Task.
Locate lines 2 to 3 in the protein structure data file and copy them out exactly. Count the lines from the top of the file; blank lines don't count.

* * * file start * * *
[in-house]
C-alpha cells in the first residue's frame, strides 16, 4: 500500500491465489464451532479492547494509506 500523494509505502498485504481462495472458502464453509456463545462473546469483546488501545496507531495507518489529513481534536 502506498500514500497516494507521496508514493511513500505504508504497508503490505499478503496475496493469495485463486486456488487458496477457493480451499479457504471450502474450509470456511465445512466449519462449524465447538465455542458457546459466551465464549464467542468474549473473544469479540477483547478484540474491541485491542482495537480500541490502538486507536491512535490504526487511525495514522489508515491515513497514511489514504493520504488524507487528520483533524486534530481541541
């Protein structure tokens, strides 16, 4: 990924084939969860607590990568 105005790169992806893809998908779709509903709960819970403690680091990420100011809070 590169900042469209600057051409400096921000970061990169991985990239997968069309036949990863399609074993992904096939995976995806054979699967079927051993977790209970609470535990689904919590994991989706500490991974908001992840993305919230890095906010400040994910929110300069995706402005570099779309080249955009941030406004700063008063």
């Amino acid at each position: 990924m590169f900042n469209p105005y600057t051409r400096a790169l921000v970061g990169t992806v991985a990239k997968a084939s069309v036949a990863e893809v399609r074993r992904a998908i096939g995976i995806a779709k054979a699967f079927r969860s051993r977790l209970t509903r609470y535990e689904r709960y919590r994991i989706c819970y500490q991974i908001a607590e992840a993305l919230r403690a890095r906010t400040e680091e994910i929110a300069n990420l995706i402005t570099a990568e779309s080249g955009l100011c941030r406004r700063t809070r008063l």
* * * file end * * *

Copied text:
C-alpha cells in the first residue's frame, strides 16, 4: 500500500491465489464451532479492547494509506 500523494509505502498485504481462495472458502464453509456463545462473546469483546488501545496507531495507518489529513481534536 502506498500514500497516494507521496508514493511513500505504508504497508503490505499478503496475496493469495485463486486456488487458496477457493480451499479457504471450502474450509470456511465445512466449519462449524465447538465455542458457546459466551465464549464467542468474549473473544469479540477483547478484540474491541485491542482495537480500541490502538486507536491512535490504526487511525495514522489508515491515513497514511489514504493520504488524507487528520483533524486534530481541541
């Protein structure tokens, strides 16, 4: 990924084939969860607590990568 105005790169992806893809998908779709509903709960819970403690680091990420100011809070 590169900042469209600057051409400096921000970061990169991985990239997968069309036949990863399609074993992904096939995976995806054979699967079927051993977790209970609470535990689904919590994991989706500490991974908001992840993305919230890095906010400040994910929110300069995706402005570099779309080249955009941030406004700063008063």